I also do not agree that teachers are currently paid as if it were a 9-3 job. Secondary teachers with a BA and a teaching diploma start at $47k and can earn up to $71k at current scales, even without any of the additional salary Units under the control of Boards of Trustees. The top of their base salary scale is more pay than 90% of New Zealand adults recieve, according to IRD data. I think **great teachers** should receive substantially more compensation than this, but I do not think **all teachers** should get a big raise.

by Stephanie on October 26, 2011
Stephanie

I'm scratching my head wondering why we would want to emulate the United States schooling system which consistently under-performs in relation to New Zealand and a whole host of OECD nations.

If you want educational quality, look to Finland where even primary teachers require masters degrees in education (with a strong practice component) and Singapore where there's a strong working relationship between schools/minstry/teachers college to refine and improve teaching practice.

I think first we need to really think about what is we want our kids to get out of schooling system. Is it just kids that can regurgitate content to pass exams as we did in the 20th century? Or do we accept that things have changed and if we want our kids be engaged in education we need to start rethinking what is we want kids doing in school. Then start talking about what we want from our teaching workforce and how we can create the conditions for teachers to achieve that.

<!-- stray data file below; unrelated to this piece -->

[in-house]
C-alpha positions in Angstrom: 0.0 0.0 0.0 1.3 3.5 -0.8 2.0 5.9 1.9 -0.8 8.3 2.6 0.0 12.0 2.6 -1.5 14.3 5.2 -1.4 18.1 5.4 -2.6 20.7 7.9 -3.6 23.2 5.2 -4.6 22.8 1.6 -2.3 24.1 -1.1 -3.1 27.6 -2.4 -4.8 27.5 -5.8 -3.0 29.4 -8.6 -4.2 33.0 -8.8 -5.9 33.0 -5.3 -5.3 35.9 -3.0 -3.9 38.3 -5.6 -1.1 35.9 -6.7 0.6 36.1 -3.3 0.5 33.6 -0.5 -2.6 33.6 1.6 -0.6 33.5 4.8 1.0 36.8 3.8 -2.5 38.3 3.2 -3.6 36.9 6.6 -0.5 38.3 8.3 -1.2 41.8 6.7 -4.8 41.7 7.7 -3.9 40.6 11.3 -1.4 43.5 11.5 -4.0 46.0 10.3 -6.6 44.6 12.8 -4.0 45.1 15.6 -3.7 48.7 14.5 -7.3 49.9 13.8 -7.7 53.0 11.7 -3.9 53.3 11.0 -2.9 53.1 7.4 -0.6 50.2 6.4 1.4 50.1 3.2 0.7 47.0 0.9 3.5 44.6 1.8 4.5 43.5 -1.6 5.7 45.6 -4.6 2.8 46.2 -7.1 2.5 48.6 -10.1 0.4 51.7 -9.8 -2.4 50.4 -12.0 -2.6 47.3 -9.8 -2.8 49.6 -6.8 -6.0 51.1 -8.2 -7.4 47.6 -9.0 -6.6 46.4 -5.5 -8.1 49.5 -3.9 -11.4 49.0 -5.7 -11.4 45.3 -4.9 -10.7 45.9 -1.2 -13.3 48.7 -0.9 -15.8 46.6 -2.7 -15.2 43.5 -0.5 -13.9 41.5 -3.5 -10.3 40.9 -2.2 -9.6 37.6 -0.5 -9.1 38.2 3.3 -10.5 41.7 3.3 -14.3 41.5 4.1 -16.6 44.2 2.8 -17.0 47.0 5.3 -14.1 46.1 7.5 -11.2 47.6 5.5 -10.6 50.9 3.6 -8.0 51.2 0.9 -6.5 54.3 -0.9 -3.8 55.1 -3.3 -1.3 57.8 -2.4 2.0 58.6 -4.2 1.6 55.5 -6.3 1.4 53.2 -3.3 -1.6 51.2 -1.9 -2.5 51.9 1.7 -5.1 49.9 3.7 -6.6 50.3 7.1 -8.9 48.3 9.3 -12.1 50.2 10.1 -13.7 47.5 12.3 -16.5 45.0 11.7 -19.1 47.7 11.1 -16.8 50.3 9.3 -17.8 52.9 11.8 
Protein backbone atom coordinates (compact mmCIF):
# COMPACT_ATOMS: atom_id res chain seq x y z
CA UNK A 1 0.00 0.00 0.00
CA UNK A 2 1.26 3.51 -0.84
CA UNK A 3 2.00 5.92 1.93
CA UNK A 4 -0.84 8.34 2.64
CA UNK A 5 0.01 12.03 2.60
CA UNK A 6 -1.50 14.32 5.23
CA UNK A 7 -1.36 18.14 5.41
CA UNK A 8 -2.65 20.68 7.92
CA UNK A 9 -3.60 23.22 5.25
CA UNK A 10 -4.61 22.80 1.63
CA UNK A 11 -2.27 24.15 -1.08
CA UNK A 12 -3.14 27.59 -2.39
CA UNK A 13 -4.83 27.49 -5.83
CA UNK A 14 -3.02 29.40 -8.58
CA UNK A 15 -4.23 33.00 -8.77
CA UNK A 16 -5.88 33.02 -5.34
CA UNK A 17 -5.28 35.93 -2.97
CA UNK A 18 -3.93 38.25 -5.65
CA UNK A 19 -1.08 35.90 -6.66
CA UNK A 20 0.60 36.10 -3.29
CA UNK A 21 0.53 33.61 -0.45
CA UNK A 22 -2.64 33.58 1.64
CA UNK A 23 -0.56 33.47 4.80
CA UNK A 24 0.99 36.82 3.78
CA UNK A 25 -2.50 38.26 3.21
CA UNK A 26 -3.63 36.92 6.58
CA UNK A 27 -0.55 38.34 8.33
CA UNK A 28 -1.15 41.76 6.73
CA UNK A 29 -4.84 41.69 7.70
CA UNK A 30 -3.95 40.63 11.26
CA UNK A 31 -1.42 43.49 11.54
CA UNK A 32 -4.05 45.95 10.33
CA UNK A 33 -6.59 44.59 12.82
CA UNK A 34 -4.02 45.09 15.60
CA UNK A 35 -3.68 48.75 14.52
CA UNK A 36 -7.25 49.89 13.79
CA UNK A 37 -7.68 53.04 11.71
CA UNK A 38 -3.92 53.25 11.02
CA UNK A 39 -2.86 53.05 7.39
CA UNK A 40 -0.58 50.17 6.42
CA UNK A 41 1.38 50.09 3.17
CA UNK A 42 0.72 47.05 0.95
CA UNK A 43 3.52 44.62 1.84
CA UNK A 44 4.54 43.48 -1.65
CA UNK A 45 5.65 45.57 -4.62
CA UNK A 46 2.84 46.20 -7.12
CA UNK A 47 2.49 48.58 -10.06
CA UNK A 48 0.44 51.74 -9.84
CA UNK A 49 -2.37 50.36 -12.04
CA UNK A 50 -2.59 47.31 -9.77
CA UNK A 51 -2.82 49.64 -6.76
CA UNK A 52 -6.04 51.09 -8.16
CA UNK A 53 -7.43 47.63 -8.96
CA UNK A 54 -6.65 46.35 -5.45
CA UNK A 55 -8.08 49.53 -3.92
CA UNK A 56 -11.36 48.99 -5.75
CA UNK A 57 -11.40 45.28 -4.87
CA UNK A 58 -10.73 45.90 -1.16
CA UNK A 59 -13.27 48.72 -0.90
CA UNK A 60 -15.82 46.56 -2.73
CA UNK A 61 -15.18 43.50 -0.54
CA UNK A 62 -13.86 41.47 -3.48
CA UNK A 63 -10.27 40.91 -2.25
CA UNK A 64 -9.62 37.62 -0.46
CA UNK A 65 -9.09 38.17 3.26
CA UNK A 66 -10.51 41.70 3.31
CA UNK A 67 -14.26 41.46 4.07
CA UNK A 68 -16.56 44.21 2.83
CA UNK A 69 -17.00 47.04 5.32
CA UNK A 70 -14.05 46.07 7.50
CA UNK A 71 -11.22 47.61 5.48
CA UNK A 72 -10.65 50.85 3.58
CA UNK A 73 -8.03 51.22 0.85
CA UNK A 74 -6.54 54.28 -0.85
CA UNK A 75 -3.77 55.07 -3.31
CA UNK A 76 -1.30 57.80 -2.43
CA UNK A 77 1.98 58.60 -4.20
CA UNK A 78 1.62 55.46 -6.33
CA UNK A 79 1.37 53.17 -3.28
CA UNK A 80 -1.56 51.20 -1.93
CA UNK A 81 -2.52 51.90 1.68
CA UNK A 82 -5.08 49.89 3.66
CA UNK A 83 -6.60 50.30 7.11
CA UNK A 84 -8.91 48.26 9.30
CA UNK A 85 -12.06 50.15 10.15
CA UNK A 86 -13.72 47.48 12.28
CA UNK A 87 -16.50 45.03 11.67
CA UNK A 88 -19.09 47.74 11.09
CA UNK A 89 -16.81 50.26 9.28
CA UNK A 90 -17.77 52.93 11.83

Finally not all low decile schools are horrible places that nobody wants to work at. One of the most innovative schools in Auckland, Point England, is a decile 1 school.

by Rob Salmond on October 27, 2011
Rob Salmond

@ Stephanie

I am not suggesting we adopt the American school system, just that we look at one recent innovation produced not by the system itself but by interested observors interested in making the system work better.

I think your suggestion regarding Finland great, but sadly we do not have enough teachers as it is, let alone teachers with Master's Degrees. The big question we face is what can we do **now**, with the human resource constraints that we have. We have to act now because our education tail is already dangerously long.

I also agree that things have changed and that learning is about more than regurgitation. But learning is still about learning to read, write, and do maths, among other things. As a **partial** way of assessing how we are doing, why can we not assess those parts quantitavely as a supplement to all the other work we do to ensure quality?

It is great to hear about the work going on at Point England school. If those innovations are paying off for the kids, then the teachers at the school should be rewarded. If you adopt my suggestion, those rewards would be larger and more forthcoming than under the current regime.

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by danniel on March 07, 2012
danniel

This is quite ingenious and productive at the same time. We should constantly work to find ways to improve our education system, only this way we will have access to the highest outcomes. I intend to apply for a masters public health online and I sure hope they have a high quality training to offer, this way I will get better at my job and the society will have it's benefits from that. Sounds simple, ha?

by danniel on March 20, 2013
danniel

   This strategy is very good, by applying it we can find out how much value adds a specific teacher during classes and how receptive students are on various subjects. But to get better results, I think that, besides teachers, parents should get more involved in their children's education. I wonder if this strategy can be applied within an online college, because it seems to be the choice of most students these days.